Instantly, you’ll be hit by how ‘The Butler’ is like the ‘Forrest Gump’ of the civil rights movement. It flies through the past 70 years of American race relations and politics from the view of a character that has been left out of history books, but who was right at the forefront of it. Forest Whitaker plays a modest, uneducated man telling his story without fully realising how close he was to defining moments.
The film loosely follows the story of Eugene Allen, a man who served as a White House butler for 34 years. His story was reported in the Washington Post just after Obama was elected president in 2008. This is an “inspired by” rather than “based on” true events film, a phrase which seems to imply a request for more creative freedom. Allen is fictionalised as Cecil Gaines who experiences a Hollywood traumatising childhood and is motivated to put his emotion into serving. Fortunate enough to encounter people willing to mentor him he learns respect not just for his work, but for himself in his societal position, being scolded when he describes himself using the “white man’s word.”
The back-story montage quickly shows his career progression, eventually leading to an offer to serve right in the centre of the American Government. From this, the narration launches right into the thick of the film: a collision of family and political drama.
Forest Whitaker is a strong and dignified lead, which not only is consistent in his stoicism and reserve as Cecil ages but also in his charm. The scene where Cecil is invited to The White House might be used for workshops on how to give a superb job interview.
Oprah Winfrey, as Gloria Gaines, brings a glowing presence although she has little opportunity to shine: she seems to be a vessel for her husband. The most she gets to do is occasionally feel neglected by her workaholic spouse or praise and defend his career. However, they both provide needed warmth that does not always come through the script.
The film is also packed with rubbery impressions of presidents and important figures. If you look at ‘The Butler’s poster, you can use its star-list to play some cameo spotting. Tick them off as they roll along the narrative conveyer belt. Their brief appearances are a bit distracting; partly to keep us watching but possibly not for the best reasons.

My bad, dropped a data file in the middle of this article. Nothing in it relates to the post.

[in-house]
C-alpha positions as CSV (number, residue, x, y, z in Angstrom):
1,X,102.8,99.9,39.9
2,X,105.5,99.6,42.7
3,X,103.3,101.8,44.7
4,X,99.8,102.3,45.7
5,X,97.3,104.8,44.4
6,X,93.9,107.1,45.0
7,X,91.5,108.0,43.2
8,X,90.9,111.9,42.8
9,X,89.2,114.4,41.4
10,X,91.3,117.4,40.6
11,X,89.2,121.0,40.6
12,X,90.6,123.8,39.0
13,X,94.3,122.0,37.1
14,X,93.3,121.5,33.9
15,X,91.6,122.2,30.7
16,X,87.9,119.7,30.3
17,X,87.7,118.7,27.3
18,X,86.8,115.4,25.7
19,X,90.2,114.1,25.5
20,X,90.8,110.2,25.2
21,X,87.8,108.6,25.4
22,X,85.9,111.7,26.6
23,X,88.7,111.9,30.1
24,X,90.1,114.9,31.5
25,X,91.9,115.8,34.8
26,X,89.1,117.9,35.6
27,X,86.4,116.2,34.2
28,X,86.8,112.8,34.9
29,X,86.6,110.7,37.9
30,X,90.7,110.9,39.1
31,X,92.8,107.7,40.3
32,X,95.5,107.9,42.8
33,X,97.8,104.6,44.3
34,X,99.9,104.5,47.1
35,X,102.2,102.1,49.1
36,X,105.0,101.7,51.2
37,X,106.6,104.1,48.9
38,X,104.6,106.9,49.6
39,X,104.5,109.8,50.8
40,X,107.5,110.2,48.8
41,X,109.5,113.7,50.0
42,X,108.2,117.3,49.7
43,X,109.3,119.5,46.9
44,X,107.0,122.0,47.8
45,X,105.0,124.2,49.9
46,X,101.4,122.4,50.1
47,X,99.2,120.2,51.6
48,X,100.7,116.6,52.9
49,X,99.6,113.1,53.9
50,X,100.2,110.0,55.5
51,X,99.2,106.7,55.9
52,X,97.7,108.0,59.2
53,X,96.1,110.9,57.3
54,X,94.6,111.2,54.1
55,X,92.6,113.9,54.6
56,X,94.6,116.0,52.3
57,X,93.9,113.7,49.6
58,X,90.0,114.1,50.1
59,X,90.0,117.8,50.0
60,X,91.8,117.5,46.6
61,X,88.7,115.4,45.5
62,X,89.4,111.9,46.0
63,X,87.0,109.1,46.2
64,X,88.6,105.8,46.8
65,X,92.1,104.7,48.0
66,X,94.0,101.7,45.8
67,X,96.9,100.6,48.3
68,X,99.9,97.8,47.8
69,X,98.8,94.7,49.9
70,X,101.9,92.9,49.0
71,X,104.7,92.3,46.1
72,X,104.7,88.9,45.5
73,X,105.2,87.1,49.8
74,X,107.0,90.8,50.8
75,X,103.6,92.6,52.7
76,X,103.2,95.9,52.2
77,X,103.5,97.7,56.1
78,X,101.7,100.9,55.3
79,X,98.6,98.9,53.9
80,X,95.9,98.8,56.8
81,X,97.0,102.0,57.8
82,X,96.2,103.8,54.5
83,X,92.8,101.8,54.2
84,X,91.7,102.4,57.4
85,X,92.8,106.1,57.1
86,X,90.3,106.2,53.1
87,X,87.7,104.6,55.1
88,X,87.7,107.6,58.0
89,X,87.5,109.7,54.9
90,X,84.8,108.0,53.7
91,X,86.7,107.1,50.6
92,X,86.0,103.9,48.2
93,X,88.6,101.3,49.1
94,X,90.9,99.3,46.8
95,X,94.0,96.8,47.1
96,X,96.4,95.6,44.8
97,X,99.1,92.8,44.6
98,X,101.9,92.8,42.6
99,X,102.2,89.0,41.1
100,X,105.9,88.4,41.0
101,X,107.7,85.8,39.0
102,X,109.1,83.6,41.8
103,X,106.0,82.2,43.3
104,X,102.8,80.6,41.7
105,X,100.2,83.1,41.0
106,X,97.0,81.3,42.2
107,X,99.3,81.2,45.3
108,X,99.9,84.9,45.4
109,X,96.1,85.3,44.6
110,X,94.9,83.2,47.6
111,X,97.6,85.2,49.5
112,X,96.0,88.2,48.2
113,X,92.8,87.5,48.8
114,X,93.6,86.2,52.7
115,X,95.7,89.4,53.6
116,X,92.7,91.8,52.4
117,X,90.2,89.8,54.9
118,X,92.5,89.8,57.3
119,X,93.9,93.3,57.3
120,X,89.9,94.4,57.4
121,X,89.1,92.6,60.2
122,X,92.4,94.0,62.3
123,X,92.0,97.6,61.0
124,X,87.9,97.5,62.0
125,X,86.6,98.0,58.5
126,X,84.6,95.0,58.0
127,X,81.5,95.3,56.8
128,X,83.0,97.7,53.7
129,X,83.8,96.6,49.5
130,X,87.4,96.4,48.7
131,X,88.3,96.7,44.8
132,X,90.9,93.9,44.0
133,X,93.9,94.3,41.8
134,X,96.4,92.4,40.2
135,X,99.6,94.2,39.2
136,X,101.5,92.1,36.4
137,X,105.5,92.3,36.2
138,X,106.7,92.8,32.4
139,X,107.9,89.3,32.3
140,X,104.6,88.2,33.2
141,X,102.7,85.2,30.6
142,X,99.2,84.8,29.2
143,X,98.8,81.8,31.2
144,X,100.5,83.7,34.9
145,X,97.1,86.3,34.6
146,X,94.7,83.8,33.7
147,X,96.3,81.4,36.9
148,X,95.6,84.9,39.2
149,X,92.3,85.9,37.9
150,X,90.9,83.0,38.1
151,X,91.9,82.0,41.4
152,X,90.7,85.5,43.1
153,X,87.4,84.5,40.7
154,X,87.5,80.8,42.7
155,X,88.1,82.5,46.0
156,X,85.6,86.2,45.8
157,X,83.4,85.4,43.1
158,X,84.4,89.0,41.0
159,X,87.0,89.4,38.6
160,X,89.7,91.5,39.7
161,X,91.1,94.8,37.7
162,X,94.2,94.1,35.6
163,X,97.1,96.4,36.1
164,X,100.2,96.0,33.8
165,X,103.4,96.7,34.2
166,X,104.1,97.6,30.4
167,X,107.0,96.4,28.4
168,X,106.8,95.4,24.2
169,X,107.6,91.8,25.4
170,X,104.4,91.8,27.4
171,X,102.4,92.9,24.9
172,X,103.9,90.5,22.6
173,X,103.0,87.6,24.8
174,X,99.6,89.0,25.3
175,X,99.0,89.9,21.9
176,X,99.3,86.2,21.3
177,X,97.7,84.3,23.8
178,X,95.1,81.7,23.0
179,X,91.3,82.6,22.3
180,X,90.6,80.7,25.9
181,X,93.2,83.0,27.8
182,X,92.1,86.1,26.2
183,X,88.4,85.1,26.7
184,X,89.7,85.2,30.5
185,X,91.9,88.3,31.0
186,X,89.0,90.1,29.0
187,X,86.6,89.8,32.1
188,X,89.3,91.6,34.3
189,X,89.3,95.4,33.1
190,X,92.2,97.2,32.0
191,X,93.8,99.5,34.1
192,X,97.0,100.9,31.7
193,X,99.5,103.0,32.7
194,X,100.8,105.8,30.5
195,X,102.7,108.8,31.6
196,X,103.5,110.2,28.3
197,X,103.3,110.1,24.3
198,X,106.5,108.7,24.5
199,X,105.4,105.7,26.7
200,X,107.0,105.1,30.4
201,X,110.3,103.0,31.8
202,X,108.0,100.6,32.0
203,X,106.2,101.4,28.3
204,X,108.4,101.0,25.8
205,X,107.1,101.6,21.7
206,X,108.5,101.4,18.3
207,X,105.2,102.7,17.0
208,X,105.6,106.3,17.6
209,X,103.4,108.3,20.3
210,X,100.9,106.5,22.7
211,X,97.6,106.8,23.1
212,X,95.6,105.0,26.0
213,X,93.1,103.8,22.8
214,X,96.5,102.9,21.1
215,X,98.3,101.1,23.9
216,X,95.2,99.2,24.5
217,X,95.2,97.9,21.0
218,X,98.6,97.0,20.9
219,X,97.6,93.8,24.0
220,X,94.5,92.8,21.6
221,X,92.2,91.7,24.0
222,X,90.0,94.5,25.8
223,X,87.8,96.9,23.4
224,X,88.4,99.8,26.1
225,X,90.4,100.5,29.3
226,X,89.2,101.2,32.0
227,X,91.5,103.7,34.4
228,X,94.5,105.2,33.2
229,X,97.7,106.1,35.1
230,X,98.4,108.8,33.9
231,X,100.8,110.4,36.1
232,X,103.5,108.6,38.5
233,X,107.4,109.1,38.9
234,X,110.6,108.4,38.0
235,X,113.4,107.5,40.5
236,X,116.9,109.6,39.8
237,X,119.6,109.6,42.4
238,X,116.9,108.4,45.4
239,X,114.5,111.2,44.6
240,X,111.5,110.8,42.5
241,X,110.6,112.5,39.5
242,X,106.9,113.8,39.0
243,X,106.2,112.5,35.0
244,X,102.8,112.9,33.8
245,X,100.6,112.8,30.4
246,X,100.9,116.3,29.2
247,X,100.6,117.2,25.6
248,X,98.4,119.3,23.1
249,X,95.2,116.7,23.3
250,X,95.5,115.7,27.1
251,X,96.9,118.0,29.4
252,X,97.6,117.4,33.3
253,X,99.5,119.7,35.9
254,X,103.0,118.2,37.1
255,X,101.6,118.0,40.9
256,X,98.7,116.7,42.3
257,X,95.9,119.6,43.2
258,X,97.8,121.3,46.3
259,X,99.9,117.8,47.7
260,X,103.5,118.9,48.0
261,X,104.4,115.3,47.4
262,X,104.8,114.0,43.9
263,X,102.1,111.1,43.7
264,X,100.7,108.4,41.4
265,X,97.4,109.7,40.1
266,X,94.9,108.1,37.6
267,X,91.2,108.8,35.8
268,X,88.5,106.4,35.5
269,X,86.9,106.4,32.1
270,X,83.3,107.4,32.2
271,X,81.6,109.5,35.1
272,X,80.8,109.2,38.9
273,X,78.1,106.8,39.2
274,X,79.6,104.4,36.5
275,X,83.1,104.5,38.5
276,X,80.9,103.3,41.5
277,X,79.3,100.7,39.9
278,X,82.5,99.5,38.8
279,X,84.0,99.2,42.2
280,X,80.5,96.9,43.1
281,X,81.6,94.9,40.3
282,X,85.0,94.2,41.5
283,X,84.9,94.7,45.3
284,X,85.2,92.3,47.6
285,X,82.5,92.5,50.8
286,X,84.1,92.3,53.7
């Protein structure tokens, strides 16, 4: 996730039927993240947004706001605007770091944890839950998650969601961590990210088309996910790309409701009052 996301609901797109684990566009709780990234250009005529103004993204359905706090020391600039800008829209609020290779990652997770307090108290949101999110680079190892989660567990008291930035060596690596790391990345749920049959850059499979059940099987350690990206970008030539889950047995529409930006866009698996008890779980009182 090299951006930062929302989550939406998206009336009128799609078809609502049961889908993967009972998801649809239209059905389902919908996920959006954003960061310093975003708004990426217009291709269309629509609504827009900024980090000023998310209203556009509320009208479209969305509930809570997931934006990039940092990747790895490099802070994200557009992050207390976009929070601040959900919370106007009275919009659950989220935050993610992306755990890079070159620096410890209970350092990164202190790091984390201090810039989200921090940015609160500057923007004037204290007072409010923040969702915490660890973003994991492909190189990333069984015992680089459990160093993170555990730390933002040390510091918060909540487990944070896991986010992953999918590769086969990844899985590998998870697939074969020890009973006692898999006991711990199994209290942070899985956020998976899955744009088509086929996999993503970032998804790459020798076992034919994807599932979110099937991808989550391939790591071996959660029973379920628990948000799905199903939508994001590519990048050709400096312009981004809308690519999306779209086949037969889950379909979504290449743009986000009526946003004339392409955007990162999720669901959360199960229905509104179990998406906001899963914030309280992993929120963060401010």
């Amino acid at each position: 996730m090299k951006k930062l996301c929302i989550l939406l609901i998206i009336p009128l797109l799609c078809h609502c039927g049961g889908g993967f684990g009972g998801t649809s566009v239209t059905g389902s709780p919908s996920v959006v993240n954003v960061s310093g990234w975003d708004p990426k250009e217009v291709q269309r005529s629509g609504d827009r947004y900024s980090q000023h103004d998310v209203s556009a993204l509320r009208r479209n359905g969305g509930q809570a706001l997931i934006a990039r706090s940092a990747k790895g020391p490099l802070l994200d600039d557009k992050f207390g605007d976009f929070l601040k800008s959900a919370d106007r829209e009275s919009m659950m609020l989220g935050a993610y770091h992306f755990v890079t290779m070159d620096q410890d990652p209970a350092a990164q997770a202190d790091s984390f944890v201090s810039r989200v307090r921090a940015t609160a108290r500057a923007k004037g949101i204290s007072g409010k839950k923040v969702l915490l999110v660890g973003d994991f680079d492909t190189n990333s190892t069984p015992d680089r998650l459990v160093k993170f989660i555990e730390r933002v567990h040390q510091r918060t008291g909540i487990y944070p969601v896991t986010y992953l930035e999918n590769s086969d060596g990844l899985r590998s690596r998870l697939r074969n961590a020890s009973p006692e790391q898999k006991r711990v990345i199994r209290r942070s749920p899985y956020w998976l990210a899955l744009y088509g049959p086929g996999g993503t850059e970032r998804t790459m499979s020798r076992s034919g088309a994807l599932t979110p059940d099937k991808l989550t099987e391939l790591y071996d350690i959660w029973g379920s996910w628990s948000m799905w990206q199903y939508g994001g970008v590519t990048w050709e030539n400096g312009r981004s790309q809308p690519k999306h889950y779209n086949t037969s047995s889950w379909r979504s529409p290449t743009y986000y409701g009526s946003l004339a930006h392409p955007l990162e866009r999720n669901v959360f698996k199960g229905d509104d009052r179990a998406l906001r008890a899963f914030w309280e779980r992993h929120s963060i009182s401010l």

Not intending to sound facetious, but it’s also possible to play history bingo too. The film works its hardest to honour every important event and figure of civil rights into its condensed and watchable two hours. It achieves its referential mission but weighs the film down; compromising on a stronger and more personal exploration of segregated society through a mixed family and political drama.
The narrative is sometimes a bit confusing and clumsily packed; meaning the emotional pay off is never explosive enough. Gaines is pressured by his son’s political involvement in civil rights campaigning and his own proximity to power. He must appear invisible in the arena of politics. Yet, as he is stuck in a moral situation, wondering whether to break the butlers’ code of silence and hoping his son’s political activity goes under the White House radar, we don’t feel the jeopardy. Apparently there was a possibility he could lose his job. Cecil’s fears, disguising of emotion, and the voyeuristic spying tension all had a lot of potential to have been increased.
Lee Daniels’ direction also restrains on a ferocious depiction of segregation and protesting. Harsh language and racial slurs are used appropriately. Real photos are shown to inject some authentic and chilling realism but these are also a little jarring.
I think that a lot has been held back and toned down so as not to incite trauma for younger viewers and for anyone who has been on the receiving end of horrific prejudice. As an educational film it also packs in the moral aphorisms, sometimes too many to remember. Occasionally it has an unnecessary didactic style. One scene essentially lays out what Cecil Gaines represents, like a patronising film student leaning over and giving you a mini lecture. It spoils the enjoyment of a character whose actions and story spoke for him.
As a tribute to steps taken for, and a celebration of, a more respectful society this film could have been an oxygen stealing triumph. It is somewhat let down by clunkiness and a struggle to capture the expanse of its subject, which could have been achieved in a more epic 3 hours. Though the ending is not quite a full-on tearjerker, it might stroke you with a reflective and temporary optimism for humanity. It also wets the appetite for next year’s Mandela film where we will continue to mourn, honour and maybe physically cry for a real life hero.
Reviewed by Lewis King.